the summer, it seemed only a matter of time before his
candidacy would collapse.
But to the surprise of the skeptics, he managed to
stabilize the campaign, keeping within striking distance
of Romney and former New York Mayor Rudy Giuliani, the
GOP's national front-runner. Also suddenly in the mix is a
new rising star – former Arkansas Gov. Mike Huckabee, the
leader in some polls of the Jan. 3 Iowa caucuses.
With little hope of challenging Huckabee and Romney in
Iowa, McCain needs to win in New Hampshire – or at least
post a very strong showing – to be competitive in the next
test of Republican strength, the South Carolina primary
McCain's hopes of using the Granite State as a
springboard may rest on Huckabee, the genial, one-time
Baptist preacher who's skeptical about evolution and wants
voters to know that he's a Christian. That might play well
in Iowa – where about 40 percent of Republican
caucus-goers are religious conservatives – but not in New
Hampshire, with its moderate, nonsectarian Republicans and
Not only might a Huckabee victory in Iowa cripple
Romney for the New Hampshire primary five days later, but
it could present the state's Republicans with a red-hot
populist whose religiosity might make many of them cringe.
“Romney is still leading here pretty comfortably, but
the thinking is, if Romney loses in Iowa, that is going to
make this race in New Hampshire a whole lot more
interesting,” said Dean Spiliotes, an independent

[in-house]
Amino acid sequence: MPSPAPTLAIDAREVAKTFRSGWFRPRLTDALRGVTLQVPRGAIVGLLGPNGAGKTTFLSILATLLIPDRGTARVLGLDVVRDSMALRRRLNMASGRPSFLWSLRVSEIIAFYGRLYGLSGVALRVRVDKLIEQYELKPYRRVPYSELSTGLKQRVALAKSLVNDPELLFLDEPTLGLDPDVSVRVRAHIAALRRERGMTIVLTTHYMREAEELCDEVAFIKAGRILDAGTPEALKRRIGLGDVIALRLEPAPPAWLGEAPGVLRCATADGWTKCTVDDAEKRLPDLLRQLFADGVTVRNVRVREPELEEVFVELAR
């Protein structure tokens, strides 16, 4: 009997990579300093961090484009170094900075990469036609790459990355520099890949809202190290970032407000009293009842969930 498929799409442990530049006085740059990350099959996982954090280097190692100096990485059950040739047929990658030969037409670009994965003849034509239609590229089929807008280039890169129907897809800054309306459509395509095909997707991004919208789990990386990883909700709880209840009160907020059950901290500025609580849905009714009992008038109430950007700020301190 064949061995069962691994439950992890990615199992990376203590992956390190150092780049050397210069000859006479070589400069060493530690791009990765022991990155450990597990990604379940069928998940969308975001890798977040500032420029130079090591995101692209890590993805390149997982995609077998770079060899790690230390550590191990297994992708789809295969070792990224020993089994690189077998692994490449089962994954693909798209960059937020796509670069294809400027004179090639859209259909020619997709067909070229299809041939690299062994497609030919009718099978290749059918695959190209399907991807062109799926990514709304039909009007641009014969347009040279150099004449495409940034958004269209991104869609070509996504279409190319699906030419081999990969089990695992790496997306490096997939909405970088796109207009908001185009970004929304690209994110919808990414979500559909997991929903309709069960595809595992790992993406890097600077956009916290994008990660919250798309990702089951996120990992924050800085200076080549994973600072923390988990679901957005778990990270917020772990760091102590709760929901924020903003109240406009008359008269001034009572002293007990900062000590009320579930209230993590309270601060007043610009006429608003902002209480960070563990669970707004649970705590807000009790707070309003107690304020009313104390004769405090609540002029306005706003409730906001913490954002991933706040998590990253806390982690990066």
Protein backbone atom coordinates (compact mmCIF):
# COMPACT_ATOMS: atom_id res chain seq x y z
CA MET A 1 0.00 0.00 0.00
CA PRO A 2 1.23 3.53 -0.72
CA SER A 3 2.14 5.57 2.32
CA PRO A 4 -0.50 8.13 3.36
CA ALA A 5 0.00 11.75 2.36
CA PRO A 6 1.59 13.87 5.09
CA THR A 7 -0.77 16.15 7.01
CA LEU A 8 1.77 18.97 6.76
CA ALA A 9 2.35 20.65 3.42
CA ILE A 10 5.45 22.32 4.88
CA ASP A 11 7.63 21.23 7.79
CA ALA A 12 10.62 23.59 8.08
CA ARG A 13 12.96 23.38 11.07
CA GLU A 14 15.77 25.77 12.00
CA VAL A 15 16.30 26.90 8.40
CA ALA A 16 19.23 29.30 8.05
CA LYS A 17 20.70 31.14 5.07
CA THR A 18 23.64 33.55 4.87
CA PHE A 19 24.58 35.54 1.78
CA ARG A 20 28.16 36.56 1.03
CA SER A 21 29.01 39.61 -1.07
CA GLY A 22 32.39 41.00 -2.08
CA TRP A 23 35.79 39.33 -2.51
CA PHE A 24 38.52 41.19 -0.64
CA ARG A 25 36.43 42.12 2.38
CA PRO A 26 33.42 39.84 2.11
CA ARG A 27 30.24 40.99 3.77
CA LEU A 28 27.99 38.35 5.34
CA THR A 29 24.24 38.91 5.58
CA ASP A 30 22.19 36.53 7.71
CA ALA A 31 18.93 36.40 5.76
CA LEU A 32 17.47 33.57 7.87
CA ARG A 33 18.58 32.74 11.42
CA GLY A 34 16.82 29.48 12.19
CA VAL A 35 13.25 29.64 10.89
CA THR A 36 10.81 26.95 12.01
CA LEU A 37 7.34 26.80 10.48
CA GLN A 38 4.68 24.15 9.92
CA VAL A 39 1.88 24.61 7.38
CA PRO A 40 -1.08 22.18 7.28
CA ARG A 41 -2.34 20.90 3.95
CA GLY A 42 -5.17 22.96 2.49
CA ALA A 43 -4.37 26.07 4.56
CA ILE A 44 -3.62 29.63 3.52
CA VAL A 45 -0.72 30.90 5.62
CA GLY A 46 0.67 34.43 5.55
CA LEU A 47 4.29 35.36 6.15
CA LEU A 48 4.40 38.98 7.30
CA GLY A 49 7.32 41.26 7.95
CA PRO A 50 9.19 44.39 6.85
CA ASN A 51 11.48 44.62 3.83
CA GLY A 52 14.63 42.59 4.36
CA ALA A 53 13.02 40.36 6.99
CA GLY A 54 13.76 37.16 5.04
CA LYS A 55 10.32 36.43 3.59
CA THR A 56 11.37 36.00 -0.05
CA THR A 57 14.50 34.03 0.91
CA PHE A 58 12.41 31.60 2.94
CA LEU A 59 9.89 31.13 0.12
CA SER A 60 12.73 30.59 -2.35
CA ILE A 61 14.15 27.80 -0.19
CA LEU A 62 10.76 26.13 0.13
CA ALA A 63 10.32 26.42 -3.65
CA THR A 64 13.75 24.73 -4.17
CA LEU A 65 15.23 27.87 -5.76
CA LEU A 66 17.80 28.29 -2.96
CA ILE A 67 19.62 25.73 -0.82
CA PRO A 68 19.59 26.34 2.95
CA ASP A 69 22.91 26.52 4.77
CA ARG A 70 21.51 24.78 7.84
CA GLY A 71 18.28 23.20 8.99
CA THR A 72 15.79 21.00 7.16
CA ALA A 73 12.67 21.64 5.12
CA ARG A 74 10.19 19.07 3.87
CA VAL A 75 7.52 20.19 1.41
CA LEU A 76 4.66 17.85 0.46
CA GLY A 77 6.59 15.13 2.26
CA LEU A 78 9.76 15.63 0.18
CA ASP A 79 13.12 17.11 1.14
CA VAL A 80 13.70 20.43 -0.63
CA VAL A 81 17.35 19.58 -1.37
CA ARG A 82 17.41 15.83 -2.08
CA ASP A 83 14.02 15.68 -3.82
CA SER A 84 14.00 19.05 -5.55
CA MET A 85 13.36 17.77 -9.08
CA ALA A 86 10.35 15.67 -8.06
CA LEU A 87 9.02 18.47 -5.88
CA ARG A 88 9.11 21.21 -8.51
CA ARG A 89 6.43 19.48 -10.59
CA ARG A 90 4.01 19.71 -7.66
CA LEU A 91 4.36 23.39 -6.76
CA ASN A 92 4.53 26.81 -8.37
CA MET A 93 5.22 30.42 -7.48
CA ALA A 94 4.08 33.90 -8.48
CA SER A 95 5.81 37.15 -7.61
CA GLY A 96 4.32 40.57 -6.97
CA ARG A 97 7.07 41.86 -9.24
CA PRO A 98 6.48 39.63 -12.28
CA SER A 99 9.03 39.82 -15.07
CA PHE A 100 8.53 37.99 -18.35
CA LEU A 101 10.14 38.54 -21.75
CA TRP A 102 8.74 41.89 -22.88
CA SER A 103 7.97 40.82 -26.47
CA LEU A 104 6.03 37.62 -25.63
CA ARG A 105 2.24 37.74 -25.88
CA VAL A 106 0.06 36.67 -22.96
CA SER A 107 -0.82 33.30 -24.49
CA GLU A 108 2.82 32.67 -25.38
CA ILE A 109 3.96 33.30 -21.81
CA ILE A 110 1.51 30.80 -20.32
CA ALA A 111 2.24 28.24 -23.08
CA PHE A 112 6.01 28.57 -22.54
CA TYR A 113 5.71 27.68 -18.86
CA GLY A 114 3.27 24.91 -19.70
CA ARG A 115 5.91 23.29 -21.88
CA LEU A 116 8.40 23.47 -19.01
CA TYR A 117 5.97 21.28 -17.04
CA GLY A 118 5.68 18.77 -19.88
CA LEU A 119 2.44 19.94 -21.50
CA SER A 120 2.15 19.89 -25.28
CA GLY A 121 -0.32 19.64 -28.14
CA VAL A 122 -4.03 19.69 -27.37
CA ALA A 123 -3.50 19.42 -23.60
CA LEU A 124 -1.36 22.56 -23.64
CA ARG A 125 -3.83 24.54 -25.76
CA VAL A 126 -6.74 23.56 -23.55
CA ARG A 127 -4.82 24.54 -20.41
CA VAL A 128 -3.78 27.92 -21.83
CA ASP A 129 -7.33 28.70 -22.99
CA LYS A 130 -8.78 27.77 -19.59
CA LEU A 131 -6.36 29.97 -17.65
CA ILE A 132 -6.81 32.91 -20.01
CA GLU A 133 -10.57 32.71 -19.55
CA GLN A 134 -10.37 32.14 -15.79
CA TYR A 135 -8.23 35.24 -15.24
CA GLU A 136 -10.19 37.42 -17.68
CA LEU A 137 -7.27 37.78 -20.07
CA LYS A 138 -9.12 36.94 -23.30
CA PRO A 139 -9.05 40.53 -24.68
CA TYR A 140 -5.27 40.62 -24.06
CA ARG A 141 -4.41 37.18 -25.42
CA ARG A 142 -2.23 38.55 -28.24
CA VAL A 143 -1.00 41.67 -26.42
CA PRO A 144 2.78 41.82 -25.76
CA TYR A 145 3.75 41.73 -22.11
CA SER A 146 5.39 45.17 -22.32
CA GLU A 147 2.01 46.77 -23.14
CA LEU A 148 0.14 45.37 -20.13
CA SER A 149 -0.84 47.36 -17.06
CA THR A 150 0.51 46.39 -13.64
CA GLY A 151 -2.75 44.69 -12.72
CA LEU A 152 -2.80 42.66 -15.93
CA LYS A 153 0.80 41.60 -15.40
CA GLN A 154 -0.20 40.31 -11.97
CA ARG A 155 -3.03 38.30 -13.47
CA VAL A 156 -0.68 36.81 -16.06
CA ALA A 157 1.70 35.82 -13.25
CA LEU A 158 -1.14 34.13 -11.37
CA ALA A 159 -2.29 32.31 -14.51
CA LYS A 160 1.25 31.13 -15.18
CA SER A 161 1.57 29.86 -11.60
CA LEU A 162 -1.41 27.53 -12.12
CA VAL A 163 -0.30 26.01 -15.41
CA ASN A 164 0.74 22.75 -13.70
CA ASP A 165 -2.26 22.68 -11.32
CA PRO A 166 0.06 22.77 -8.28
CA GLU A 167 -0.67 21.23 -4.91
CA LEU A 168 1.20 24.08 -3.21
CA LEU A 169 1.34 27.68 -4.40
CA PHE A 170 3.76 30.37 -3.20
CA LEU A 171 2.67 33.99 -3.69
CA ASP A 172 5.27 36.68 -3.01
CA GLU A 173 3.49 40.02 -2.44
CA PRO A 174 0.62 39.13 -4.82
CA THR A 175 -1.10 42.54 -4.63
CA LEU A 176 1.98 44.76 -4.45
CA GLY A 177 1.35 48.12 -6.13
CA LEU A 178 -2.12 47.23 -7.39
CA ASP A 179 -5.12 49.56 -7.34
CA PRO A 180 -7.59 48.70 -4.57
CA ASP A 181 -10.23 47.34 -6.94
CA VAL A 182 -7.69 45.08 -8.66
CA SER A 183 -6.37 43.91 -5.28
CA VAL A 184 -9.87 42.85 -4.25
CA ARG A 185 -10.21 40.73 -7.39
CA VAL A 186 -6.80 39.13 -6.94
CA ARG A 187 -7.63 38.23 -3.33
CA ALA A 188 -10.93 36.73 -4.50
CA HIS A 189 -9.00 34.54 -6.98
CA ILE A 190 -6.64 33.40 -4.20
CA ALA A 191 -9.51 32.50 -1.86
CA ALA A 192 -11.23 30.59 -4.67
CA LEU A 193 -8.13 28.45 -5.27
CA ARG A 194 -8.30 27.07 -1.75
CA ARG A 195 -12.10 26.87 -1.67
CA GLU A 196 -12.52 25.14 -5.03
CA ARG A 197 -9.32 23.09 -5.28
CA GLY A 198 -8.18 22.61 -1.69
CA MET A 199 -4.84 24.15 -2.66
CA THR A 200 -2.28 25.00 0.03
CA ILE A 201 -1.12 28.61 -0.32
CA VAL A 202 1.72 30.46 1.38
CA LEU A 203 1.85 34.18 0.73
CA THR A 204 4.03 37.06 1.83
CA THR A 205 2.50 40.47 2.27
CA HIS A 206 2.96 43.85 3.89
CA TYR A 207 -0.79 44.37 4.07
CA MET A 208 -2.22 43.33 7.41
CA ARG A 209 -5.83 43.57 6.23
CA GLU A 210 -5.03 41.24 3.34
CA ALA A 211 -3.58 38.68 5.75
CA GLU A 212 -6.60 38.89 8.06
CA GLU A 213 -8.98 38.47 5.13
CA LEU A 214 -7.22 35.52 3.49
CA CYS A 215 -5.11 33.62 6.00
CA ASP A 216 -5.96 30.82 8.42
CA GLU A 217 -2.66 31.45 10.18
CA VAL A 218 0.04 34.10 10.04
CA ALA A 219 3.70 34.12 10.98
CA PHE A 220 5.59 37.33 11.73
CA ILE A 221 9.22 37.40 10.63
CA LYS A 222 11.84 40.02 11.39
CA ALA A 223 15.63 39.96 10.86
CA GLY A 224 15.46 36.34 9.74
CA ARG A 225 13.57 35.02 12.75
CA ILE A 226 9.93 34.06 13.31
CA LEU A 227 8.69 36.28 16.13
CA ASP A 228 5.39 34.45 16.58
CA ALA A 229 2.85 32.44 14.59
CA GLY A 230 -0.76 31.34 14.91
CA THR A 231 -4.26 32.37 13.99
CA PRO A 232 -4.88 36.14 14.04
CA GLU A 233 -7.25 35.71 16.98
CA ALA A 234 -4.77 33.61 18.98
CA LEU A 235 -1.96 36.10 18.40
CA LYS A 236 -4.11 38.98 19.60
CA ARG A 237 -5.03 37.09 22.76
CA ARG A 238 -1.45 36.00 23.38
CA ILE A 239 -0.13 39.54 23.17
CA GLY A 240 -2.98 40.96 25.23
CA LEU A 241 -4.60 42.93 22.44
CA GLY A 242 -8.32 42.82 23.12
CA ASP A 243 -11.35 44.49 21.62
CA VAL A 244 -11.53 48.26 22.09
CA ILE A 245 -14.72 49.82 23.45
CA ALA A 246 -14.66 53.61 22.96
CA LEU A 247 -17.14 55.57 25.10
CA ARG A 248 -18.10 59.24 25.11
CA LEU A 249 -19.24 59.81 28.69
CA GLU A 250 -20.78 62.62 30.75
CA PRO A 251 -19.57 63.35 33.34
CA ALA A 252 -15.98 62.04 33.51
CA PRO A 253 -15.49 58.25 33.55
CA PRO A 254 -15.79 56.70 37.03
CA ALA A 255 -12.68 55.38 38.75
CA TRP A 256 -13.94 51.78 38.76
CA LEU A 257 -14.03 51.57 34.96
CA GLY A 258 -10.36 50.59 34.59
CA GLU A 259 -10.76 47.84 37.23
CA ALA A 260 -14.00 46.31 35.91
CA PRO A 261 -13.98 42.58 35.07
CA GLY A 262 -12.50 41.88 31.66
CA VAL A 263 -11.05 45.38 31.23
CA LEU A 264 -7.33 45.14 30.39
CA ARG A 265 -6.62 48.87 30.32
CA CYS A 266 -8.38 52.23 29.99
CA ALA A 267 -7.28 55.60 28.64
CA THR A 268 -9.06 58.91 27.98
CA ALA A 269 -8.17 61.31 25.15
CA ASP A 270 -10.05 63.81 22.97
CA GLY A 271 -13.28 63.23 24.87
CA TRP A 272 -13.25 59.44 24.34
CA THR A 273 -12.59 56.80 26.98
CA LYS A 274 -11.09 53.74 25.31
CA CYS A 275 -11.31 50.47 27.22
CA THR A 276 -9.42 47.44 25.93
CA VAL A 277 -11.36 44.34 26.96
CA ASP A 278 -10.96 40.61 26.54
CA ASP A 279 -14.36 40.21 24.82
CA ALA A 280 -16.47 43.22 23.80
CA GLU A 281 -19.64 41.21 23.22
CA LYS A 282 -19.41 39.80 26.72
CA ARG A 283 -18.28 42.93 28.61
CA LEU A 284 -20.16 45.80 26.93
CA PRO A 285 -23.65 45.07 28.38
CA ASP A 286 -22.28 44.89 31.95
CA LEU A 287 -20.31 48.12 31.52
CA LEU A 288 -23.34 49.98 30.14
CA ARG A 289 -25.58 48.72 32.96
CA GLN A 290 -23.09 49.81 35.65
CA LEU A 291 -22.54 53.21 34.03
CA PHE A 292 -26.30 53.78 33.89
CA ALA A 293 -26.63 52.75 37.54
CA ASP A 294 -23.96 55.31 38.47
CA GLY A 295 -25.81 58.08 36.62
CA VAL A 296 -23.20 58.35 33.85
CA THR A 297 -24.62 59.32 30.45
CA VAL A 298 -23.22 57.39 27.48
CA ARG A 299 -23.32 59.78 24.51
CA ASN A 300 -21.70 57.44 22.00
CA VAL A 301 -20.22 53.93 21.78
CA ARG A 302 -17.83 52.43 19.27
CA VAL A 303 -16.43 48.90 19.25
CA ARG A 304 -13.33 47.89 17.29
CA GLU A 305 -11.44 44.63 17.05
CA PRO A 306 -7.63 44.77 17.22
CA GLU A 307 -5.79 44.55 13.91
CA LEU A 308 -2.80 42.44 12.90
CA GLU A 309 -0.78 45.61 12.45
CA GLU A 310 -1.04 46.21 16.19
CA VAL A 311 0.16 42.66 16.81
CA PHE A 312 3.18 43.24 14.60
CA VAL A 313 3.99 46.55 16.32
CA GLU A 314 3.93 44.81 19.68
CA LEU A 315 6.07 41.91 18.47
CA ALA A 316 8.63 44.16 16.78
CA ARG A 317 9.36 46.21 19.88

political analyst and creator of the Web site
NHPoliticalCapital.com. “Huckabee, he's just not a clear
fit for this state.”
In that event, a political door could swing open for
McCain – but also for Giuliani, who's ramping up his
effort in New Hampshire as he, too, seeks ways to generate
momentum for the rapid-fire contests to follow,
particularly the coast-to-coast primaries Feb. 5.
For the moment, a modest wave appears to be lifting the
McCain effort as the summer's political doldrums are
washed from memory.
Perhaps the biggest boost came last weekend with a
coveted endorsement by the New Hampshire Union Leader,
the state's most influential newspaper and the crusty
voice of New England conservatism.
“The Union Leader is the paper of record for
conservative Republicans in New Hampshire,” said Steve
Deprey, former chair of the state GOP and now a McCain
adviser. “Because of the incredibly rushed schedule of
primaries next year, I think that newspaper endorsement
will have a disproportionate influence.”
Reflecting on the emotional and political gyrations of
the past several months, McCain told reporters aboard the
Straight Talk Express that he isn't surprised at having to
resell himself to voters in New Hampshire.
“They expect me to remake my case. They don't expect me
to take anything for granted,” McCain said.
About the road after New Hampshire, McCain said: “It's
obviously very important to win here. . . . We've come
back strongly over the last five months. We are now – we
have been over the last couple of weeks – in a competitive
position. The question is, can we continue to move forward
or not? . . . I don't know. We just have to keep working